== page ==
Inverting your body (and sometimes your way of thinking) can help in numerous ways, such as the following:

Gives the heart a break.
Stimulates the endocrine system.
Calms the mind.
Strengthens the core.
Enhances ability to concentrate and remain focused.
Increases body awareness.
Helps with circulation.

To include all of these gains to their fullest, you need to remain inverted 3-5 minutes (according to Yoko Yoshikawa at Yoga Journal).

Yoga Journal's web site offers steps of the most common inversions. If you are a beginner, then too be honest, I wouldn't recommend any of these. They all involve, great core strength, some flexibility, and great awareness. These are wonderful states that come with practice of easier postures.

A common pose used in the sun salutation and found in almost all Hatha classes is called downward facing dog (adho mukha svanasana). This is a partial inversion, as is a standing forward fold. Already you reap some, albeit not all, of the benefits being upside down can bring.

How can a beginner take advantage of these postures? Or what if you have a shoulder injury, or simply don't feel safe inverting while supporting yourself? There are options. Here is my favorite: Legs on wall pose (viparita karani)

One of the keys to remember is that this is a restorative posture; you are not necessarily looking to stretch the backs of your legs. So, feel free to scoot farther away from the wall.

Getting into it, is the toughest part. But once you've figured it out, it's really quite easy. Just start by sitting sideways close to a wall. As you turn, place one leg up and then the other.

Feel free to modify. If the supports cause any discomfort at all, then adjust them, remove them and/or seek out an experienced teacher to help you place them.

Rumor has it that this pose heals whatever ails you. As long as inversions are contraindicated for you (glaucoma, pregnant, heavy menstruation, etc), then give it a try for at least 5-10 minutes. (I usually go for almost 20 minutes.)
Love Much,


Today is the first day of the rest of your life!

Tuesday, June 3, 2008

Mindfulness Meditation - Being Mindful of Your Thoughts

The other day Jake, my youngest son, was playing soccer in the rain. Wanting to see the game, but not wanting to stand in the rain, I parked my car in a prime spot to watch the game. The windshield started out clear and the view was great. Within a few minutes a smattering of rain drops sat on the window, but I could still see what was happening although the clarity was diminished. After five minutes or so, the view was almost completely obstructed and I'd have to flip on the wipers to clear away all the water and see clearly again.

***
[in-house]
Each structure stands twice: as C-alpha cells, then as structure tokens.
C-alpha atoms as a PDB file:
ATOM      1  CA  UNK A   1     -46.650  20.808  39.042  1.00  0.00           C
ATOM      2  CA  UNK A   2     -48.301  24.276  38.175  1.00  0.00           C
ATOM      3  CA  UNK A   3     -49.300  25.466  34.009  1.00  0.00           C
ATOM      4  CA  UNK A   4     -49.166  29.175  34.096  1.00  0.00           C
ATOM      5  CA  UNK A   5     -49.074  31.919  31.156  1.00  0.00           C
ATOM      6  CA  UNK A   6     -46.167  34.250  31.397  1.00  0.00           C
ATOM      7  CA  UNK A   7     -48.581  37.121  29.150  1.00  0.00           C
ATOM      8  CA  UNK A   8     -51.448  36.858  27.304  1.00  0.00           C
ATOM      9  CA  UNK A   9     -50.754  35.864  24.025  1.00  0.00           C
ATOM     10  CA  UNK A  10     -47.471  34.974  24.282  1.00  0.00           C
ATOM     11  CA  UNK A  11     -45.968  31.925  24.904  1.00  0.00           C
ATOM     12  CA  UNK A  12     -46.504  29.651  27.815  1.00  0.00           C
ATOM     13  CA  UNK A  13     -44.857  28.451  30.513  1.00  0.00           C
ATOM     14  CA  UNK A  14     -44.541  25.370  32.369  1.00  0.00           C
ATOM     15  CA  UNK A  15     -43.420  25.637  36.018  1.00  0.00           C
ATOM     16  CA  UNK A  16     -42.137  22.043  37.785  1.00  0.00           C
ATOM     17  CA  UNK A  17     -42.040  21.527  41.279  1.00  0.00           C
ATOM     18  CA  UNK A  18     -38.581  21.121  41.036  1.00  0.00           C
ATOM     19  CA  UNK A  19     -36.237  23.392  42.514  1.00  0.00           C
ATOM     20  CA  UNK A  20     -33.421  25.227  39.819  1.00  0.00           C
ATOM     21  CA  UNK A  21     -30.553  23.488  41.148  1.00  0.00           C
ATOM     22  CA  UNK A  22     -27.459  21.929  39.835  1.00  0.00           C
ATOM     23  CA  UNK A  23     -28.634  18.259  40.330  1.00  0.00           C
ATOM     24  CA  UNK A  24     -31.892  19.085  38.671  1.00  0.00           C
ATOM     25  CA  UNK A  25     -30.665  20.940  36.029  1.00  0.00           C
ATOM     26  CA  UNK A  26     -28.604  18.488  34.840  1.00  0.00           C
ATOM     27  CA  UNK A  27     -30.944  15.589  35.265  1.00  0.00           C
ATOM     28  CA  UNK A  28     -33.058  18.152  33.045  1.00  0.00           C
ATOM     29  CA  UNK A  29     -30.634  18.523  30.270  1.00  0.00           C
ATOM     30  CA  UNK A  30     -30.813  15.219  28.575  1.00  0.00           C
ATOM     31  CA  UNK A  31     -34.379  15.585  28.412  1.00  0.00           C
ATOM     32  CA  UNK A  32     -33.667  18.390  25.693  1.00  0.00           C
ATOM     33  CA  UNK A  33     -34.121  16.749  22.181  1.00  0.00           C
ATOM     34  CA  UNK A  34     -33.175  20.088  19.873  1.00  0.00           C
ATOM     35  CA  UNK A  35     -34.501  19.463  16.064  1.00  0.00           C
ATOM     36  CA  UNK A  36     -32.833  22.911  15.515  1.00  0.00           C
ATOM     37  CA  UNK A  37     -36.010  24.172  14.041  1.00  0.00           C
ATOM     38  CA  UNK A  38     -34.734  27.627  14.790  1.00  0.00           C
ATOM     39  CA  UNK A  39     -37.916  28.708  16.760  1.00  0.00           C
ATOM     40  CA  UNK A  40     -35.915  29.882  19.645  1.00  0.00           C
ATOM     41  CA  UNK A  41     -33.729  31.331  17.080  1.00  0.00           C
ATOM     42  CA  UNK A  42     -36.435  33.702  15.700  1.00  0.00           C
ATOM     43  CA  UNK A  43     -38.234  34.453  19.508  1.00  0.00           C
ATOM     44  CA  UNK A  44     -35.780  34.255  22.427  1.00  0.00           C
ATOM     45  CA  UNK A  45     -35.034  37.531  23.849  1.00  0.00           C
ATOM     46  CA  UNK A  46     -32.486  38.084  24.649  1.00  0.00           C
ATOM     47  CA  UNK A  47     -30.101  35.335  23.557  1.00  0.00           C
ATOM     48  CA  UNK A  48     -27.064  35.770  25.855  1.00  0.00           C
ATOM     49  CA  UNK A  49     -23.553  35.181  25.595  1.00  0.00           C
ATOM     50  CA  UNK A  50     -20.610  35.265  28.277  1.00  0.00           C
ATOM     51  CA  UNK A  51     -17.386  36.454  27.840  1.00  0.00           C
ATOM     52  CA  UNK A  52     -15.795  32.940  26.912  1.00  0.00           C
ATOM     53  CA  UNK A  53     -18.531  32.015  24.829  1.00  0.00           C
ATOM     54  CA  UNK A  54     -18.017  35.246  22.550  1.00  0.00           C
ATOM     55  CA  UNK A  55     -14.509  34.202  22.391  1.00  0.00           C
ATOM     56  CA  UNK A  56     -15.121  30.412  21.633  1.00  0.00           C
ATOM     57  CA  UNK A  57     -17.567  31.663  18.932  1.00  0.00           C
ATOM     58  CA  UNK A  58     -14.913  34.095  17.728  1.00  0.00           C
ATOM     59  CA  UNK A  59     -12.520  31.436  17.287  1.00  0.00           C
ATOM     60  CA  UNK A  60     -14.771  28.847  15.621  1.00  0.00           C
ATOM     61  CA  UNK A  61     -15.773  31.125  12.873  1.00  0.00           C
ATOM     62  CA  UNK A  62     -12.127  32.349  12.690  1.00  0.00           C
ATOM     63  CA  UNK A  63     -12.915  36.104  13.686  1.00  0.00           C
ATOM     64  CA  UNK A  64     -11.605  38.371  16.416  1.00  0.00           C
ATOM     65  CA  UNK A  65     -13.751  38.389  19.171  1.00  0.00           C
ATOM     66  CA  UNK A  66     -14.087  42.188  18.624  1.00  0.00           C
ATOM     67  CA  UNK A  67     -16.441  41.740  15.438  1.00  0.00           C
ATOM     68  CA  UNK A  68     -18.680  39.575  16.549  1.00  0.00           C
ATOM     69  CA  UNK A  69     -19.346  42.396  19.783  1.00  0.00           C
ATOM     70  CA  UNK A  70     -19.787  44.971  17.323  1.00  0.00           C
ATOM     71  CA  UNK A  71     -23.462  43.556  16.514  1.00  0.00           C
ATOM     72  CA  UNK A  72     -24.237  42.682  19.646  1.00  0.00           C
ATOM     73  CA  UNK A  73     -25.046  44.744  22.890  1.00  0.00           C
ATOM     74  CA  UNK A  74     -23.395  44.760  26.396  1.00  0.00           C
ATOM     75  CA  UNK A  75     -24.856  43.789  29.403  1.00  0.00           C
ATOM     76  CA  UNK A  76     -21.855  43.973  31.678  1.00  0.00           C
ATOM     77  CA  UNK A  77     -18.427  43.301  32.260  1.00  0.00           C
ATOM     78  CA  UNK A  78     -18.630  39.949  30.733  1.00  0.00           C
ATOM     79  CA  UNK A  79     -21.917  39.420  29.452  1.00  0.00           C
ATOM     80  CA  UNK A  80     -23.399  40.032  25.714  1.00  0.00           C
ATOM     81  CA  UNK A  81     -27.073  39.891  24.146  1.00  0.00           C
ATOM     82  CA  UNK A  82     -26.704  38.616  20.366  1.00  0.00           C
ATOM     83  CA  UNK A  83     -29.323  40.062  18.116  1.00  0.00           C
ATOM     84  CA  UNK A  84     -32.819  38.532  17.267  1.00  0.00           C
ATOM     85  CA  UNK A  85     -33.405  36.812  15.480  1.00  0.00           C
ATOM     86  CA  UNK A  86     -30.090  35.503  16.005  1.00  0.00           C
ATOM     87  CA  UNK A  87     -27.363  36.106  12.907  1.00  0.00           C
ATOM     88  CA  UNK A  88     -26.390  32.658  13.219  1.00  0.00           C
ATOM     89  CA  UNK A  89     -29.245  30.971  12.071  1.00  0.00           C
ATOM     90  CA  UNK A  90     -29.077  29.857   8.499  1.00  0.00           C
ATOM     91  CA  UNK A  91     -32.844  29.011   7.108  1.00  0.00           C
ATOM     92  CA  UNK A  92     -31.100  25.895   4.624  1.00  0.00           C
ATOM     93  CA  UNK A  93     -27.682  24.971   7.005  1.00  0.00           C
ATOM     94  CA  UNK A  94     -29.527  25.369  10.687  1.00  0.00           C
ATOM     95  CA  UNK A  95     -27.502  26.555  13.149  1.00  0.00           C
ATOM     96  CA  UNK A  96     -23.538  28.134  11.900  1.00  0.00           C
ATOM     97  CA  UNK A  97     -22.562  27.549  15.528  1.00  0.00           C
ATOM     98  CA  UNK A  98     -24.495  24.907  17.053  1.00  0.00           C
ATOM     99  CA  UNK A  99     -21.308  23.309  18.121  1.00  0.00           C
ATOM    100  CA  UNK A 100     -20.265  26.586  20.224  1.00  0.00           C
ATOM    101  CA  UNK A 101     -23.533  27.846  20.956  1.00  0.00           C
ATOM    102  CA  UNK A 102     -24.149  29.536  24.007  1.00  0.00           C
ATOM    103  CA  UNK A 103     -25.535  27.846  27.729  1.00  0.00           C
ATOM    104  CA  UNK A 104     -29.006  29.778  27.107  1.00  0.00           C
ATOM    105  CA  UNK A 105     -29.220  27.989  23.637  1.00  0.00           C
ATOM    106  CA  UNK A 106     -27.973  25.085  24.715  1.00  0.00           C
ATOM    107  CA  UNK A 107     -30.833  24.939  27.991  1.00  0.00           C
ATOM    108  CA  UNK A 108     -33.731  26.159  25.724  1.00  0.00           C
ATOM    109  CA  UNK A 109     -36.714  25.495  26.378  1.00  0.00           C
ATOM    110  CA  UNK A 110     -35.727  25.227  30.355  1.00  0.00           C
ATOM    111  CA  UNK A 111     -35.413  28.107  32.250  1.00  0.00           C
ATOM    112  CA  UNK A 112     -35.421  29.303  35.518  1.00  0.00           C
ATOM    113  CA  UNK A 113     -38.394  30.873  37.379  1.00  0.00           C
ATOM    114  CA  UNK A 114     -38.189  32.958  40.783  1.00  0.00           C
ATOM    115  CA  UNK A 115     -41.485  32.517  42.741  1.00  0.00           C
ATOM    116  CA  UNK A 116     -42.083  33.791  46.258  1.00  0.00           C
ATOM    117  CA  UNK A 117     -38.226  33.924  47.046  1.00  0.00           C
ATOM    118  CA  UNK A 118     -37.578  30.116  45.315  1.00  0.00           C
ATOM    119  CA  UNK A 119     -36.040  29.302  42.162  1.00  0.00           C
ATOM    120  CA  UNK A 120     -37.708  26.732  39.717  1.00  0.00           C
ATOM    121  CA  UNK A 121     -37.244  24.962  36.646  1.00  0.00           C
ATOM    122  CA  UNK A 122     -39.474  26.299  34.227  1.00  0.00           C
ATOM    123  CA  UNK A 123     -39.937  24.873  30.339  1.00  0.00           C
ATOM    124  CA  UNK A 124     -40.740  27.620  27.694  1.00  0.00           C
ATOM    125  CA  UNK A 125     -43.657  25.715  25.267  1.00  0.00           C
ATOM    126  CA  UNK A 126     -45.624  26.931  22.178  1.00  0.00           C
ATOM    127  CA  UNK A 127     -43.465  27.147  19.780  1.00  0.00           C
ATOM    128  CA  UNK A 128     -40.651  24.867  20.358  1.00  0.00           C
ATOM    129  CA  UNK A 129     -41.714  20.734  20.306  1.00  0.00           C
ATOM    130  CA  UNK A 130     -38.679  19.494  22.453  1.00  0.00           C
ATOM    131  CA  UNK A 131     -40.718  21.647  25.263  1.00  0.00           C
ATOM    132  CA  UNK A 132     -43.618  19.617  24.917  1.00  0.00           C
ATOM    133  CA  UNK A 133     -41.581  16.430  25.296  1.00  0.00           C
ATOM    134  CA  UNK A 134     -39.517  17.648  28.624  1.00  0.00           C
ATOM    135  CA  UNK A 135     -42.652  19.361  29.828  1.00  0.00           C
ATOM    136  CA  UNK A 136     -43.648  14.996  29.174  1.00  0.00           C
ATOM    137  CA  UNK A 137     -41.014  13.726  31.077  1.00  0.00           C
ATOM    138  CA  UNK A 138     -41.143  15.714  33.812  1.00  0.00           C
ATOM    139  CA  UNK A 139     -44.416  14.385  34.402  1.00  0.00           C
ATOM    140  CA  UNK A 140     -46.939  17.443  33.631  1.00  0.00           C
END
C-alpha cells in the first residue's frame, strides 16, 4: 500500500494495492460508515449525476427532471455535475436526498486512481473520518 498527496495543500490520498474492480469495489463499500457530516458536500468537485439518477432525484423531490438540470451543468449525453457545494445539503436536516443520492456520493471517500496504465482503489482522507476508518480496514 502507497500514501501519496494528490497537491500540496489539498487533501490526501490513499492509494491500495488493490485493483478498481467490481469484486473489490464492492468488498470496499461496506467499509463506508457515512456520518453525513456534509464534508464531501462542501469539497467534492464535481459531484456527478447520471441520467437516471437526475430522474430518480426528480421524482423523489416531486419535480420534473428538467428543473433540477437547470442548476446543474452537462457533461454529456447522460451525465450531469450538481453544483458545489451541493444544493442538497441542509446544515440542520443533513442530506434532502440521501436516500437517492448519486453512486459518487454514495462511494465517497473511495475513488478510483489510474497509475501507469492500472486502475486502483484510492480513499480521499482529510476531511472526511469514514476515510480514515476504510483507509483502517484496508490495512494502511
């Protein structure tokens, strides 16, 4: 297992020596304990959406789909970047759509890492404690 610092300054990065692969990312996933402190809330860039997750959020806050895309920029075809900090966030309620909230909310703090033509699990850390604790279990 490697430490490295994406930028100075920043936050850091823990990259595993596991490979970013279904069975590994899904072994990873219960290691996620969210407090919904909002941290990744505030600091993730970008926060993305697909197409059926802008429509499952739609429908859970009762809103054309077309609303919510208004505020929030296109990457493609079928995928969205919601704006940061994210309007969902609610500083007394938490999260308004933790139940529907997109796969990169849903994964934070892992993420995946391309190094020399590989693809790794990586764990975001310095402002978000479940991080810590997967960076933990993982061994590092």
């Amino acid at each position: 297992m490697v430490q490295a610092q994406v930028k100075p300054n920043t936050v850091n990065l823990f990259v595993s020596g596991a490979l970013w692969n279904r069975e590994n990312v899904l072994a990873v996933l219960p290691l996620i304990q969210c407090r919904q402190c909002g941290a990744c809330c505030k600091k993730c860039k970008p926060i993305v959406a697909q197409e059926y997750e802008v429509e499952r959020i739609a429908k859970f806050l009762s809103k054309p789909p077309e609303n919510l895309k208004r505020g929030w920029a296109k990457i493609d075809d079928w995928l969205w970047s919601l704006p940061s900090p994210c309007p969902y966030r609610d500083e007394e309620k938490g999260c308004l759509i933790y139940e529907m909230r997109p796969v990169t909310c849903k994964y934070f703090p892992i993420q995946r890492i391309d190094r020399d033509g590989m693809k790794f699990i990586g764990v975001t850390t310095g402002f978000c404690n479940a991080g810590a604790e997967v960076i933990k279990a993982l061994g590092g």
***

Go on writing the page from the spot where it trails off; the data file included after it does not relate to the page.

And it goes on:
Like the mind and thoughts. When we remove (or release attachment) to our thoughts, we can see clearly and know our source and live from a place of wisdom. Each thought that we hang onto becomes the raindrop on the windshield--gather enough of them and we cannot see (or even remember) our spirit that connects us all together.

Meditation, breath awareness, Hatha yoga, and walking in nature are a few methods to turn on the wipers and return to a place of knowing. Sometimes life is like being in a thunderstorm and that place of knowing is only a glimmer and disappears quickly. At other times it is easier to clear away the grasping thoughts and be in peace for longer periods.

If you find yourself attached to thoughts or just not "getting it", you might try Eckhart Tolle's suggestion of periodically throughout the day notice your thoughts and ask these two questions:

1. Am I the thoughts running through my mind?

2. Or am I the observer of these thoughts?

Finally, one last bit of wisdom from Tolle:

"Don't take thoughts too seriously."

Love Much,


Today is the first day of the rest of your life!